- Argentina reveals new austerity measures aimed at reducing the country’s huge budget deficit.
- New measures will include an increase in export tariffs for grains such as soybeans, and a halving of the number of government agencies.
- The new measures were not well received by investors, with the peso falling after their announcement.
Argentina late on Monday revealed a series of new austerity measures aimed at stopping, or at least slowing, the emerging crisis around its downtrodden economy.
In recent weeks, Argentina’s peso has plunged to record lows against the US dollar as investors look to move their money out of the country. Argentina which has an interest rate of 60%, one of the highest in the world, and a sky-high budget deficit.
As part of efforts to reduce that budget deficit – a condition of a large bailout from the International Monetary Fund (IMF) – President Mauricio Macri launched the new austerity measures in Argentina’s capital, Buenos Aires, on Monday.
The austerity measures include an increased export tax on grains, one of the country’s biggest crops, and a cut to the number of government ministries. Macri said that “about half” of all ministries will be closed, but did not specify which ones.
Argentina is one of the biggest producers of corn, wheat and raw soybeans in the world, and is the single biggest exporter of soy meal and soy oil, two crucial commodities in the rearing of livestock.
Monday’s measures come as the IMF, which has extended Argentina the largest credit line in its history, considers speeding up bailout payments to the country. Argentine President Mauricio Macri said last week that he had requested IMF do so in order to “eliminate any uncertainty that was created before the worsening of the international outlook.”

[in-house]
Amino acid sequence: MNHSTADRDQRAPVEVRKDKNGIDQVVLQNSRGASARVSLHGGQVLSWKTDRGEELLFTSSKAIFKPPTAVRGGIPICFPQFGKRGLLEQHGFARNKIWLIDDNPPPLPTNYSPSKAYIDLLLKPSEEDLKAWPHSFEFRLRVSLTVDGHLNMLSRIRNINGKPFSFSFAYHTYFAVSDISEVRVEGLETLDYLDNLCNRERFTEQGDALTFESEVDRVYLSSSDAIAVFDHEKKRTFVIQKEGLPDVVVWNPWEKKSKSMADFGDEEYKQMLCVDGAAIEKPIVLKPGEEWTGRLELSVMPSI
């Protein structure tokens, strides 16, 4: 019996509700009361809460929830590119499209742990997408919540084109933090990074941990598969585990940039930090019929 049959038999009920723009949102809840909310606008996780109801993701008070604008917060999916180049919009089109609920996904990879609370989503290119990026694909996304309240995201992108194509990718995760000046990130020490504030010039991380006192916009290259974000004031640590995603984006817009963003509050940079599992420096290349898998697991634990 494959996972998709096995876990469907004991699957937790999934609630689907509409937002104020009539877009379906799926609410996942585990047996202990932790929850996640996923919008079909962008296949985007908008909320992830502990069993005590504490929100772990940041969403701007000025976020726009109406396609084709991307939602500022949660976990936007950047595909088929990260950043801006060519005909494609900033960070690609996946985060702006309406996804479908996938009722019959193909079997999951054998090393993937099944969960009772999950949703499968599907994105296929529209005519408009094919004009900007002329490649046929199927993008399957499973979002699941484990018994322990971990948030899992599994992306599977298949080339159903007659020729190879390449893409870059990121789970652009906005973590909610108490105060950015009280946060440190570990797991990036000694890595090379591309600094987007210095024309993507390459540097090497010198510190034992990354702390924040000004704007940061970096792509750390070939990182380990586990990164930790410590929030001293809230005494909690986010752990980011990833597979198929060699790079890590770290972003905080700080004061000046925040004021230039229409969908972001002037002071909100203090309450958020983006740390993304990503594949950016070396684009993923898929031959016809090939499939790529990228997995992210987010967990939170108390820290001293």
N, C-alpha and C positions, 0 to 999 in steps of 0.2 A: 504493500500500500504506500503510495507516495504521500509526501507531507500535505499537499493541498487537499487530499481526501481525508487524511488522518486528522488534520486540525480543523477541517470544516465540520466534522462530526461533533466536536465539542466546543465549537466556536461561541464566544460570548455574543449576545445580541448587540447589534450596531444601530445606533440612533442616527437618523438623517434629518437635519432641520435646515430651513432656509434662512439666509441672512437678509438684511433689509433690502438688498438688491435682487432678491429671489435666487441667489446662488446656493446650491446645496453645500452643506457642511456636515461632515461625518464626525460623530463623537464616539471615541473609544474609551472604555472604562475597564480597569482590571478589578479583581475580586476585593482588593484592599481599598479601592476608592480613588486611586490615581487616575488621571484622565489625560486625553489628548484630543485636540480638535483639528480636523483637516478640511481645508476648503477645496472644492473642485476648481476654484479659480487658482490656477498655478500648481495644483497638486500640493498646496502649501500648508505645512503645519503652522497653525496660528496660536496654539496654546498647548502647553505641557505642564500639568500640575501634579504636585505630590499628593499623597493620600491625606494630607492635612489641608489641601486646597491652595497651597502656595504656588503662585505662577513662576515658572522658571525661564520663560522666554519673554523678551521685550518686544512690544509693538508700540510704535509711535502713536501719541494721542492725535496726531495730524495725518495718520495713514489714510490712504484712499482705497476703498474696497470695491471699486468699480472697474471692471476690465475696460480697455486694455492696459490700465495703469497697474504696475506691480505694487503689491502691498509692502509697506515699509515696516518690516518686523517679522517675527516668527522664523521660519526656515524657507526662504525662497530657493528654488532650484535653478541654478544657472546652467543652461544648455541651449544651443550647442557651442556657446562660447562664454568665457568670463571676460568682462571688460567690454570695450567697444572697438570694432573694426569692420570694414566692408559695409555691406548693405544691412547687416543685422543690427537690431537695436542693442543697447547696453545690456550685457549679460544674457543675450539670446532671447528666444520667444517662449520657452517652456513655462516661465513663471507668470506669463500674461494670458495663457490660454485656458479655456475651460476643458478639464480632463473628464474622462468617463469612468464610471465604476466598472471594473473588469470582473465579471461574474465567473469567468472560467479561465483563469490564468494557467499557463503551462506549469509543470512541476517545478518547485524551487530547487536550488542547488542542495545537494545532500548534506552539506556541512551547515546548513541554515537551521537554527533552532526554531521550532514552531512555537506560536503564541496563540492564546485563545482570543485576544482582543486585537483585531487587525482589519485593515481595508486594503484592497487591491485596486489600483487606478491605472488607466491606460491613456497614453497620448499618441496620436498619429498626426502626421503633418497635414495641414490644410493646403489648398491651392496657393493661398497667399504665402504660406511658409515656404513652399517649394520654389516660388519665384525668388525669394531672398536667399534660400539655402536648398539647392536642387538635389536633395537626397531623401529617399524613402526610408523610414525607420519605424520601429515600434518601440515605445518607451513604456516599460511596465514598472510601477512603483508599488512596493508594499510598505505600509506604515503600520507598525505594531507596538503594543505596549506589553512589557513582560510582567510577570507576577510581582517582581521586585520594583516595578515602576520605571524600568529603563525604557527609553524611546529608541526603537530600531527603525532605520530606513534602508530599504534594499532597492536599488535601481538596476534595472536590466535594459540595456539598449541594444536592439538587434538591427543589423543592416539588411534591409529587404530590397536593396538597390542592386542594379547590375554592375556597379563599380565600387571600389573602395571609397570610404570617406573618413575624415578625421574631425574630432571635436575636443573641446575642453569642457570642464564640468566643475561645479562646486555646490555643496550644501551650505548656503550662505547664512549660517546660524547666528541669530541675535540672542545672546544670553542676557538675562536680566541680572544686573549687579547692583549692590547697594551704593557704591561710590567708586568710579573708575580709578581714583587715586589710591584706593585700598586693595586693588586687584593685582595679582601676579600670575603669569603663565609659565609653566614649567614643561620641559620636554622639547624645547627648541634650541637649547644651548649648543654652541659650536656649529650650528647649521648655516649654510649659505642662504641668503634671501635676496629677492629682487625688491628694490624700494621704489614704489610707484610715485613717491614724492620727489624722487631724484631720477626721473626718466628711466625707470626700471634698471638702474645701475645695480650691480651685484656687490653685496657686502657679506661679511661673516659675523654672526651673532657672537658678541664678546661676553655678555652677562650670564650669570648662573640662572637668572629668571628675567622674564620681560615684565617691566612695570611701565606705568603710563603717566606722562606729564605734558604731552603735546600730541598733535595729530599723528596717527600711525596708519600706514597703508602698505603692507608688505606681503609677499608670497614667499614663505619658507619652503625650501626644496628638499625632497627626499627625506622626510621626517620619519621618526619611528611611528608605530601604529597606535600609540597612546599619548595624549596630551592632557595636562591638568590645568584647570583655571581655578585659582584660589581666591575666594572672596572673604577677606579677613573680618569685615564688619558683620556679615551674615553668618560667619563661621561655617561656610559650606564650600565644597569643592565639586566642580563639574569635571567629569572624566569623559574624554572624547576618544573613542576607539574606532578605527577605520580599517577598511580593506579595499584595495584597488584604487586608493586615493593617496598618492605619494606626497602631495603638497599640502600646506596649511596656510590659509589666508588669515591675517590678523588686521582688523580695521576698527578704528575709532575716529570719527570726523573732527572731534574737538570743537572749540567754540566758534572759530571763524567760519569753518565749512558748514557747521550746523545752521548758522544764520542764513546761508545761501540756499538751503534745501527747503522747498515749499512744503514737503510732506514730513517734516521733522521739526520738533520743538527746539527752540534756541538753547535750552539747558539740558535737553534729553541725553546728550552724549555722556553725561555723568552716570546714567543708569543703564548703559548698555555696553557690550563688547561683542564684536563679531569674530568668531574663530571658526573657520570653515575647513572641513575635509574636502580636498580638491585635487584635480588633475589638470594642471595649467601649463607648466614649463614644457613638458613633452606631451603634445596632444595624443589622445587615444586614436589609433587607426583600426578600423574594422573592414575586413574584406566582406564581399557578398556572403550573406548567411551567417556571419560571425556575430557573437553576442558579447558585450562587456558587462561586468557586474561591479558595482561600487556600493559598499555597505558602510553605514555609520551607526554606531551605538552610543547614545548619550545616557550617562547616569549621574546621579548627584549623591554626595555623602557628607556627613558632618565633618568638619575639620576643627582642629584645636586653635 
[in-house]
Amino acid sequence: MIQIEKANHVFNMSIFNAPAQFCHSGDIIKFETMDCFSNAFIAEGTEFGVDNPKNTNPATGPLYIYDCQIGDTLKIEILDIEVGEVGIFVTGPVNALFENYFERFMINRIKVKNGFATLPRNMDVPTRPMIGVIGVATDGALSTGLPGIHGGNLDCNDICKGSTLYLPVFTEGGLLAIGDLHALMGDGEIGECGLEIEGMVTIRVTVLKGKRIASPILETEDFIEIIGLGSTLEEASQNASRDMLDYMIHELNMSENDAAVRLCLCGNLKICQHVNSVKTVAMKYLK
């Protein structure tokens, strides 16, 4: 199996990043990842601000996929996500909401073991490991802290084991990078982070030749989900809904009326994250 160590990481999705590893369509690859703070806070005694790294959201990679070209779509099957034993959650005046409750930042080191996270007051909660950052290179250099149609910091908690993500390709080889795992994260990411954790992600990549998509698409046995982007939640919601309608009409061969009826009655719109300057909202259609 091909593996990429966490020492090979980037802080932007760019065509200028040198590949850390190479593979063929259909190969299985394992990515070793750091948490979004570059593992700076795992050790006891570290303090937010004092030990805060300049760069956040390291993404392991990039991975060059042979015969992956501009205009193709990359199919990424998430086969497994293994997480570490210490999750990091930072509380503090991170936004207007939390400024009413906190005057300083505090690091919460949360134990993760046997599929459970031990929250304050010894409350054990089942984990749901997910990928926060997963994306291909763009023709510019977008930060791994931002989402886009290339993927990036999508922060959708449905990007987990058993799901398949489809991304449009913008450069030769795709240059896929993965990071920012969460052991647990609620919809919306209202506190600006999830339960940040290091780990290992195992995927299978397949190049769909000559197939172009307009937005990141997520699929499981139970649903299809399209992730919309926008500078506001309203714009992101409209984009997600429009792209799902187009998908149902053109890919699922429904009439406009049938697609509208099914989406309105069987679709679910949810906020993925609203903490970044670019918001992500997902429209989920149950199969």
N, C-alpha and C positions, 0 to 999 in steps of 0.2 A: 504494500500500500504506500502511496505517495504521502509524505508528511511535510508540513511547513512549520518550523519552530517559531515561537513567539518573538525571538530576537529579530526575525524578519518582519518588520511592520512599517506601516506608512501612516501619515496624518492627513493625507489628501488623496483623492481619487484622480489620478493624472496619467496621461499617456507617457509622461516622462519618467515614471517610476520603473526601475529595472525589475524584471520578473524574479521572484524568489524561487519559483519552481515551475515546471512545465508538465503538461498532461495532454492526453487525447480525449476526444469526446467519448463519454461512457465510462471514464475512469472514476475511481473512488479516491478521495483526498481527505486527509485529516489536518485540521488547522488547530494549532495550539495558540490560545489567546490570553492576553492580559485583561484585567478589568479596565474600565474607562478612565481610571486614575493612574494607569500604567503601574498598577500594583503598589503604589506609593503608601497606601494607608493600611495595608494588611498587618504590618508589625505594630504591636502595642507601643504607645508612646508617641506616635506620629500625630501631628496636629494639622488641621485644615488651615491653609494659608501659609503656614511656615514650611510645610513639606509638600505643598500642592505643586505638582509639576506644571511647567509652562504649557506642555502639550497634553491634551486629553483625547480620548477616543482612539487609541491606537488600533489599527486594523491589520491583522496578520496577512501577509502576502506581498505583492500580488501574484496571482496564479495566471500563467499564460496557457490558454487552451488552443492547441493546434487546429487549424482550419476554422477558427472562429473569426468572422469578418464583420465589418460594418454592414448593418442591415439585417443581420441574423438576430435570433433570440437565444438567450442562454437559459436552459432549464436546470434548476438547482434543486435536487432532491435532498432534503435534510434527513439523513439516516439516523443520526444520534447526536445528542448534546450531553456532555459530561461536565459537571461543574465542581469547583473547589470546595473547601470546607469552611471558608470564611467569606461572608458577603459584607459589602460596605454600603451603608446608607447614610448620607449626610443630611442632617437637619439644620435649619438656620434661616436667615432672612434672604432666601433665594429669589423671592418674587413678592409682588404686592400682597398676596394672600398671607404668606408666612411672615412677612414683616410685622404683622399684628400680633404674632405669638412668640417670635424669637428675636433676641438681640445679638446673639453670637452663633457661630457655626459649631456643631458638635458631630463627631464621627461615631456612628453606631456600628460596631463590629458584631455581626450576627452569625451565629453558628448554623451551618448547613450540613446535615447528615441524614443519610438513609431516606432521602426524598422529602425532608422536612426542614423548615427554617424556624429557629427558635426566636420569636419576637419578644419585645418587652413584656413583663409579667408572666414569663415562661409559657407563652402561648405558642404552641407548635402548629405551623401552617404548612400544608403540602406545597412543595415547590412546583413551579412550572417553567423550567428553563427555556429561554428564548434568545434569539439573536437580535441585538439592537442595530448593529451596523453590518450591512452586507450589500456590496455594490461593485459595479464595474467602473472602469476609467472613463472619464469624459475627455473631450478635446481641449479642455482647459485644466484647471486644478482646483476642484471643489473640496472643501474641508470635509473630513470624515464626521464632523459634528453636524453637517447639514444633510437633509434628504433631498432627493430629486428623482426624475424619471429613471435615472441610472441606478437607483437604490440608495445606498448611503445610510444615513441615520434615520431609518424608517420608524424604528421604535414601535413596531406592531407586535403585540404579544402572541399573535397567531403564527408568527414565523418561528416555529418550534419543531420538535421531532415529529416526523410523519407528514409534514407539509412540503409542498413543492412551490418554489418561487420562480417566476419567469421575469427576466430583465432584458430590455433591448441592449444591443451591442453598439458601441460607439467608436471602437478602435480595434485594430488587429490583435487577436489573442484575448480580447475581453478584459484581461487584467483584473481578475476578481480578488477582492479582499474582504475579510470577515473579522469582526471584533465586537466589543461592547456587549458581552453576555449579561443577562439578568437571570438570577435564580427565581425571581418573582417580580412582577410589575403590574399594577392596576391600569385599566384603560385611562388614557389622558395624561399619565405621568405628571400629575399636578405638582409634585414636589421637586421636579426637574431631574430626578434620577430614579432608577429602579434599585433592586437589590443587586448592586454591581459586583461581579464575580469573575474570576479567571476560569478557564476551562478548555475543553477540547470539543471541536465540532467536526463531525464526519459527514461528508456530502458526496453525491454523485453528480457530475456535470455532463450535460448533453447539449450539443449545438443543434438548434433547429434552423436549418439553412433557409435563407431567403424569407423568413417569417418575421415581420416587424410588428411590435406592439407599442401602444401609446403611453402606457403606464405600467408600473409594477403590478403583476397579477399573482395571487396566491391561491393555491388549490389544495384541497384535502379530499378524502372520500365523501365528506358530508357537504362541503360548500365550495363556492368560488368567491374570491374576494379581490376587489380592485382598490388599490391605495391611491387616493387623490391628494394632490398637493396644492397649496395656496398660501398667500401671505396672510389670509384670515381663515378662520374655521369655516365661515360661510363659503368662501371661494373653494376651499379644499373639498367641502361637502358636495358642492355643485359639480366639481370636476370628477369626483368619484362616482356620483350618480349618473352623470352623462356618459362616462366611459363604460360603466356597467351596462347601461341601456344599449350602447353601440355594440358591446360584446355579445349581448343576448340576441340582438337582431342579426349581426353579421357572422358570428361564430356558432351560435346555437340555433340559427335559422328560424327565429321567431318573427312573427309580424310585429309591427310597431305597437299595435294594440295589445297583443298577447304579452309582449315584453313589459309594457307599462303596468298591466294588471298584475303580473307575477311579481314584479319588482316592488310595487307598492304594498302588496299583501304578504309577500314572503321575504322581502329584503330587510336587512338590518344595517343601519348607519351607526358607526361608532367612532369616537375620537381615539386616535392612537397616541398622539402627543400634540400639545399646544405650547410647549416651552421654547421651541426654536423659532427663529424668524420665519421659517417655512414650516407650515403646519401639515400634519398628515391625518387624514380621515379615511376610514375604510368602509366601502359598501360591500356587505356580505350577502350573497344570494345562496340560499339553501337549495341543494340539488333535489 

As part of the three-year standby agreement, the government has received $US15 billion and is due to get an additional $US3 billion next month. Nicolas Dujovne, Argentina’s finance minister, is flying to Washington, D.C., on Tuesday for talks with IMF chief Christine Lagarde about the possible acceleration of the rescue package, which is worth a maximum of $US50 billion.
Unfortunately for the Argentinian government, the new austerity plans were not received as hoped in international markets, and the peso slid on the news.
It has since recovered a little, but still remains almost 25% lower over the last week, as the chart below shows (the most common pairing of the currency is against the US dollar, which rises as the peso falls):
Paul Donovan, chief economist at UBS Wealth Management summed up the lukewarm response to the new measures in a morning email. “Argentina’s government revealed an austerity plan, with the aim of restoring investor confidence,” he wrote to clients.
“The Argentine peso weakened on the news, suggesting that there may be some way to go before confidence is restored.”
The rating agency Moody’s last week cut its growth forecast for Argentina, citing the ballooning debt burden and a weakening peso. It estimates that GDP will contract by 1% next year, compared with previous expectations for a 3% expansion.
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